My long time friend, Frank and I have some history together. Frank and I were skydiving champs and had some time in the paratroopers. We have also been trekking together for many years. We started researching Island Peak, setting our target for 2019. Here is My Experience Climbing Island Peak with two Different Companies
Trusting the Process
We made our own acclimatization plan, contacted our guide from previous trips and he said the company he worked for could organize it for us. So we went, arrived in Kathmandu, flew to Lukla and we went up and down on our way to Chukhung.
Months before our departure we sent our itinerary, mailed about high camp, about three days for eventual weather holds, and a second (or even a third) summit attempt.
We made it clear, the main objective of that trip would be to summit Island Peak and the whole trip was only done for that.
What About our Island Peak Summit Attempt
Before we left Europe and in Kathmandu, we kept asking questions about our itinerary and about the camps. The answers were no worries, it is was all taken care of, they said.
Lukla, same story. “That’s how it goes in Nepal, don’t worry!” Phortse, Pangboche, still no climbing guide, no confirmation of our three days summit window.
We accepted it. Actually, we gave up on our quest for more info, there was never a reply that answered the question anyhow. After more than two weeks trekking, up and down along the route, we arrived in Dingboche, all above 90% oxygen saturation, in great shape.
The Guides Shows Up
Here we would meet our climbing guide. Well, he came to the teahouse one evening. He looked at our gear for 10 minutes, (we brought it all from Belgium, except one of us) said it was all ok, and he went again.
We, were actually a group of four. Because, when we started planning Frank’s daughter would join and a neighbor of Frank came along as well. That the ‘neighbor’ didn’t have climbing boots, nor crampons, was of no importance to the climbing guide. We would sort that out later.
We Will Sort That Later
Later was the next day, in Chukhung. Or the next day, in Chukhung, perhaps.
We got to Chukhung, and the climbing guide zoomed by and said we had to talk to the teahouse owner for climbing boots for one of our team mates. We would meet him again in base camp the next day.
While we drank tea in the guesthouse in Chukhung, we saw another Island Peak group practice ladder crossings, roped up walking, jumar and figure of 8 work. We spoke with the “Ian Taylor Trekking group” and they said they would postpone their attempt
because of a snowstorm that was announced.
We hiked up to Island Peak Base Camp, with some plastic mountaineering boots for the neighbor. In the afternoon, in basecamp, the climbing guide came to the dining tent, he said we had to meet up in 15 minutes for training. He introduced two Australian girls to us, Bec and Mimi, they would join us on our training.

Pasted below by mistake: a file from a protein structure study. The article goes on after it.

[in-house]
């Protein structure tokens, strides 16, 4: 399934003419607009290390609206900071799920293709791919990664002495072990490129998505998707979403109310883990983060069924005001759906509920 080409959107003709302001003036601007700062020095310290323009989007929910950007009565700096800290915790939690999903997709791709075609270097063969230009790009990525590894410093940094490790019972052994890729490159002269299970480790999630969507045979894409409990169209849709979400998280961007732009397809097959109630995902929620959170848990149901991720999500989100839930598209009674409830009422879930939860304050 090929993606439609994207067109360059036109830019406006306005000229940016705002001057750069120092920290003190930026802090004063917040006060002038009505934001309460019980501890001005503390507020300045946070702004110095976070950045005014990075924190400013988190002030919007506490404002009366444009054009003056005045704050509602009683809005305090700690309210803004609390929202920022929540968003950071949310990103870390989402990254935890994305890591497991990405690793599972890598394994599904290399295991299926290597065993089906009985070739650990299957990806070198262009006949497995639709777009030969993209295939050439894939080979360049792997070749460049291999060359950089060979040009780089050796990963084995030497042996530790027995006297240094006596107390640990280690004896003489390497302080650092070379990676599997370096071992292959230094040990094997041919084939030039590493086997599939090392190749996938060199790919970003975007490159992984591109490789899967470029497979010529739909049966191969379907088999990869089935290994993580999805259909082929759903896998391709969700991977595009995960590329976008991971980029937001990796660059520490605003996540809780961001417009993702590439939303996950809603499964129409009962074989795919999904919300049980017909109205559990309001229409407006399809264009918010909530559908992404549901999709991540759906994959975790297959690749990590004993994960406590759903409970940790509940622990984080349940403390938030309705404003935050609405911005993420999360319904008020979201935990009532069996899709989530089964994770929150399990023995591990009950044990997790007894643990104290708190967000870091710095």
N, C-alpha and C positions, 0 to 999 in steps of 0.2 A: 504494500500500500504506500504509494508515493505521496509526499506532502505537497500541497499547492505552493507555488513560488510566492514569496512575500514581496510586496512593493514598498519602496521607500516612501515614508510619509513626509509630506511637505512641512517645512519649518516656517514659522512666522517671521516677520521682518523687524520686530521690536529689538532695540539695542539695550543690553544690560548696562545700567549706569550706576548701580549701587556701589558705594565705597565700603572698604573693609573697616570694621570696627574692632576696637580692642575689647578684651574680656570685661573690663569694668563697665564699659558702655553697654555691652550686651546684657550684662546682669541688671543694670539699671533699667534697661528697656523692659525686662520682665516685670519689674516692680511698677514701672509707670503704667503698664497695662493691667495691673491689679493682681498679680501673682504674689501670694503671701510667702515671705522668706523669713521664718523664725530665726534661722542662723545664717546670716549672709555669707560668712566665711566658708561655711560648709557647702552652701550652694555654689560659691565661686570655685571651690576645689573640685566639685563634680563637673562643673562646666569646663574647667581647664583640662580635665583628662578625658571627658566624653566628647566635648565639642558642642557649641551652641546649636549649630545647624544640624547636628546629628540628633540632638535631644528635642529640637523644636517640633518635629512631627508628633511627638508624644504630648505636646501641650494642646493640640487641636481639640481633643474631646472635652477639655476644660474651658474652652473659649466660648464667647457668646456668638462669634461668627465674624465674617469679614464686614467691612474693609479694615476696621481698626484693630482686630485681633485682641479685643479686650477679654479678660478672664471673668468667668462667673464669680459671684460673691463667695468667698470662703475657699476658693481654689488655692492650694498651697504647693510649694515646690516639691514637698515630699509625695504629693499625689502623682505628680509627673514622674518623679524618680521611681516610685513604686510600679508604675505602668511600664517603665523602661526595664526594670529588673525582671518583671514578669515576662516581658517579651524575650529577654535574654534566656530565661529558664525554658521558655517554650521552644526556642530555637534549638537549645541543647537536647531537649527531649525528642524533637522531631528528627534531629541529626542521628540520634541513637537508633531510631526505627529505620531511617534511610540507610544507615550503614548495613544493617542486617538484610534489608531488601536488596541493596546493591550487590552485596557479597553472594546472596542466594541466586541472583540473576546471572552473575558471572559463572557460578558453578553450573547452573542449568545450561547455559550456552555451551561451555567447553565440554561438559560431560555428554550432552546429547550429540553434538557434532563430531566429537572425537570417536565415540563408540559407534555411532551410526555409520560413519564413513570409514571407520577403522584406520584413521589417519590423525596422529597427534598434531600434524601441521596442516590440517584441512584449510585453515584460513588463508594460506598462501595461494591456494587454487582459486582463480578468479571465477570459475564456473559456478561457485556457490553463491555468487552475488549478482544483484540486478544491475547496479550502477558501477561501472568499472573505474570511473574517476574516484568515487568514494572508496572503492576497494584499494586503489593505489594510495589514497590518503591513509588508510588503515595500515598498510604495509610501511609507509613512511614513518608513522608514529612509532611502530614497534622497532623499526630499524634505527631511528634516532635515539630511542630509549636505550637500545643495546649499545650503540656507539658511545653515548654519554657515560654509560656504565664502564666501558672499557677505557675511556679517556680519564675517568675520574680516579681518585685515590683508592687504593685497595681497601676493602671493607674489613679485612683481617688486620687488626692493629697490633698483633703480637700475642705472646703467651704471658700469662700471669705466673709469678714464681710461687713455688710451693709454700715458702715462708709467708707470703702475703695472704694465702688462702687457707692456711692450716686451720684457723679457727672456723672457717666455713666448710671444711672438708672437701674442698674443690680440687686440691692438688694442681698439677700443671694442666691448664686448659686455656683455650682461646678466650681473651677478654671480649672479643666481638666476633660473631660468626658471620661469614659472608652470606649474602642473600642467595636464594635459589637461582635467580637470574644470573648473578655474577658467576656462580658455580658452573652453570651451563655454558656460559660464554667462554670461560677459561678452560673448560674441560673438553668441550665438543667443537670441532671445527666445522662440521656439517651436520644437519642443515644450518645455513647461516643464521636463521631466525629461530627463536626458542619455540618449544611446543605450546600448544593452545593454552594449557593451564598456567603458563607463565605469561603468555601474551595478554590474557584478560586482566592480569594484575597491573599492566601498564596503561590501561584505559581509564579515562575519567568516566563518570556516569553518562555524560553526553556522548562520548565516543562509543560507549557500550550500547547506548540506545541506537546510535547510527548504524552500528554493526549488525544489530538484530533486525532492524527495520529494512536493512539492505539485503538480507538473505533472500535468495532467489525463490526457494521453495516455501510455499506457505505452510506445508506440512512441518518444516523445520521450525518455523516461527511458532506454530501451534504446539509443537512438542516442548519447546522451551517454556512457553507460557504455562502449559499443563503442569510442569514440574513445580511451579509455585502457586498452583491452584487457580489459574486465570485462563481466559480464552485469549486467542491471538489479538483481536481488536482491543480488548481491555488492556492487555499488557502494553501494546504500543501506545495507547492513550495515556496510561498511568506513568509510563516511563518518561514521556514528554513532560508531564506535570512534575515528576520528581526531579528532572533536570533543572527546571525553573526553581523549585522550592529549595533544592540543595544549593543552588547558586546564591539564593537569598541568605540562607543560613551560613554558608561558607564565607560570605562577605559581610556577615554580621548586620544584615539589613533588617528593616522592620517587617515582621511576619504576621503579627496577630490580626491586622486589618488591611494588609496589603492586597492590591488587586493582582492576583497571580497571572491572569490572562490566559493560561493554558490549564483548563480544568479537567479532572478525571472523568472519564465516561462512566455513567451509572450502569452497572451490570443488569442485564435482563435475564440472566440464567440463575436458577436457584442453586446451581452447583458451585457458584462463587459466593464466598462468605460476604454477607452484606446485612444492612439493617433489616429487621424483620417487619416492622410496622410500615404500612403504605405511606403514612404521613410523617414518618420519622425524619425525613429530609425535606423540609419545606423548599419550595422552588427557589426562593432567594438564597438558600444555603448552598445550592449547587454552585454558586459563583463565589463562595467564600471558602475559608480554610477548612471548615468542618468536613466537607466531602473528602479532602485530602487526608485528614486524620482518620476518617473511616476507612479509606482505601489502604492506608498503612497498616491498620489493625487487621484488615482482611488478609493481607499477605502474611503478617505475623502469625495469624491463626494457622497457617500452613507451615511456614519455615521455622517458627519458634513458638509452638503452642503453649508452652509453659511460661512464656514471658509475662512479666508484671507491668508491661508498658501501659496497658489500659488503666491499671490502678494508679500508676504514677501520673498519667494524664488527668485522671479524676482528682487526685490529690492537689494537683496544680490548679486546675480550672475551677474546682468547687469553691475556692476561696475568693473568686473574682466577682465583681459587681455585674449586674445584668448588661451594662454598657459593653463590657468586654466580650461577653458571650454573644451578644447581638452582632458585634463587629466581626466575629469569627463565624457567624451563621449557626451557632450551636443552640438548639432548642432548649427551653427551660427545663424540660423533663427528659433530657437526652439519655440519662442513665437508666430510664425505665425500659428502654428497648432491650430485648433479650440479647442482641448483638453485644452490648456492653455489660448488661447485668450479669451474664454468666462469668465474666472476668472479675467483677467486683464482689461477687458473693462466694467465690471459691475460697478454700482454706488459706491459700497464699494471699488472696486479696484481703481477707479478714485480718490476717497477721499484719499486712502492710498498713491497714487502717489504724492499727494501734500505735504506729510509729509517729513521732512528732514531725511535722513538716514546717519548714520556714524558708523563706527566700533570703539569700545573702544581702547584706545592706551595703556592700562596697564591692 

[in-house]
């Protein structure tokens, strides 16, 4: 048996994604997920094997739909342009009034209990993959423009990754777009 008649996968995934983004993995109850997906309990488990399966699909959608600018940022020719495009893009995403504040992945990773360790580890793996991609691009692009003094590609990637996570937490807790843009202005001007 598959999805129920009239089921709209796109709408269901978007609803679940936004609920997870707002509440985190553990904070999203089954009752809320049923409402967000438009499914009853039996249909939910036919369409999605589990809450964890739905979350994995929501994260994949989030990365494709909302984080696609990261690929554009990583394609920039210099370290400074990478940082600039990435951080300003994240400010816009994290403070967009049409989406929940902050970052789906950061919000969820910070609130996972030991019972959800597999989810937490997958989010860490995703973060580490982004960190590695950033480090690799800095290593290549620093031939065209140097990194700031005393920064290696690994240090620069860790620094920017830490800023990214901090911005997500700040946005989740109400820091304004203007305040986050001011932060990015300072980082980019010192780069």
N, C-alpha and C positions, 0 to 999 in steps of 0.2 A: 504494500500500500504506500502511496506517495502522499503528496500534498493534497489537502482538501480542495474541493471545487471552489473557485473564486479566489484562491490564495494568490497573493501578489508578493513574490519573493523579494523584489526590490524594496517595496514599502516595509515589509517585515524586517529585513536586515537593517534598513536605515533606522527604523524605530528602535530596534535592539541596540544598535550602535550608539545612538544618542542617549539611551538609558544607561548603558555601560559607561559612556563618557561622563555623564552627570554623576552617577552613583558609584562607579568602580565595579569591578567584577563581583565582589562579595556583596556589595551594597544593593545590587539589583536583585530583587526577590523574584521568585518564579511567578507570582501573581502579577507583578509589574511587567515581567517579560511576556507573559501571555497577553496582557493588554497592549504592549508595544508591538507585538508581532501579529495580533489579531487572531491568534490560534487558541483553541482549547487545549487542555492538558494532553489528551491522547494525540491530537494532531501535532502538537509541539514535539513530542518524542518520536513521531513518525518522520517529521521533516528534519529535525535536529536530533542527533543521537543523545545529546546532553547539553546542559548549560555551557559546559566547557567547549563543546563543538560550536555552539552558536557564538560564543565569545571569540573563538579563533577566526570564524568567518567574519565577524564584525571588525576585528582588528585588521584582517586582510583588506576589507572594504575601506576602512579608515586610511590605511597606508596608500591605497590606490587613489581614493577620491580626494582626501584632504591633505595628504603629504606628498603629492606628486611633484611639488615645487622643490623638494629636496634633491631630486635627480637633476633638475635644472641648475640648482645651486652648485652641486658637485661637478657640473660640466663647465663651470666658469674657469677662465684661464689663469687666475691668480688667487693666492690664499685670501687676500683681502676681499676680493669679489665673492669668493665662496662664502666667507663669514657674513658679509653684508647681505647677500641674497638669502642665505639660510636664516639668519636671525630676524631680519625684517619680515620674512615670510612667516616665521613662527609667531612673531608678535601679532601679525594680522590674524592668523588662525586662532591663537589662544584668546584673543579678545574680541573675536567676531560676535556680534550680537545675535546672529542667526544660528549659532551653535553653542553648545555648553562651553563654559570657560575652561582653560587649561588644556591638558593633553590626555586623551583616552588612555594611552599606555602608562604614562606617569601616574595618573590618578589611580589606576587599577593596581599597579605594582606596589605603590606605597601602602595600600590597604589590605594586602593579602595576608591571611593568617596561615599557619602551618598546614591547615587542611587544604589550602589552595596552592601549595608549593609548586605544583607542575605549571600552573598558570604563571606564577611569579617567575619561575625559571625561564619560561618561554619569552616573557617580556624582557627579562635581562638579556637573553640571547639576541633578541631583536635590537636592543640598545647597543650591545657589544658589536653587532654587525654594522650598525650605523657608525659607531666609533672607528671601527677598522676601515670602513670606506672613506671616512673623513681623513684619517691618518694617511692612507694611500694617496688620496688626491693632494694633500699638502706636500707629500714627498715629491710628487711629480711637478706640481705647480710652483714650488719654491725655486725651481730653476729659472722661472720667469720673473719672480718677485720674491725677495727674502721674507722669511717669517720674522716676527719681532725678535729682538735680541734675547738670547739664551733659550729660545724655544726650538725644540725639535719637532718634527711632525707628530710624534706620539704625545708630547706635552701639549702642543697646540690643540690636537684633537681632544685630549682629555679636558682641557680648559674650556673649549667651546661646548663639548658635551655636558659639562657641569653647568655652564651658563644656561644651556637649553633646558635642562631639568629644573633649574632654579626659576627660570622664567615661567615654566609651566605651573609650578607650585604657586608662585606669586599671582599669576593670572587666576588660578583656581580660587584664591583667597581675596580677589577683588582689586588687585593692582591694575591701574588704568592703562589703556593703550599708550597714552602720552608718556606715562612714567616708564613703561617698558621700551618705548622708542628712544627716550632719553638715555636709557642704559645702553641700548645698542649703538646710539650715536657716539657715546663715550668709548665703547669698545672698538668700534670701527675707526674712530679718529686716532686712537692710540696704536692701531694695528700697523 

Minimal Technical Training and No High Camp
We walked up a hill, using the jumar, came down that same slope, using the figure 8, and that was it. The six of us looked at each other with big eyes and said: “Well, it is a hiking peak, right?” Bec and Mimi would also be our climbing partners on our summit attempt, said the guide. There would be another climbing guide but we would meet him at midnight.
I said we wanted to cancel that night’s summit push, the snow accumulated in base camp, what would that be higher up? The climbing guide said the weather was not going to be a problem. We left base camp at midnight. Oh yes, the idea of high camp was waived in Dingbouche because there was no water available in high camp. (We wanted to go via high camp).
Too Much Snow
Snow hindered our ascent to crampon point 5,900m/ 19,356 feet. It took us until 8am, a total of 8 hours to reach crampon point! But when we got there, it was clear again.
Crampons on, roped up and over the glacier we go. We never trained that, of course.
We arrived at the first ladder, that had shifted during the overnight snowstorm. Our climbing guide yelled at the group to send their climbing guide so they could fix the ladder. It took them more than an hour. We know, mountaineering is full of unexpected things so we saw the challenge.
I mentioned, it was well past 9am, it might be smarter to break off this attempt and try again in 24 hours, we discussed the matter between us six, we agreed
The guide didn’t understand my remark, or acted as if he didn’t understand it.
Retreat in Defeat
Same story was told to the other groups and we all descended back to Base Camp.
Once in Base Camp, I proposed to the guide we would descend to Chukhung and spend the night there. We could re-group and make another summit attempt the next day.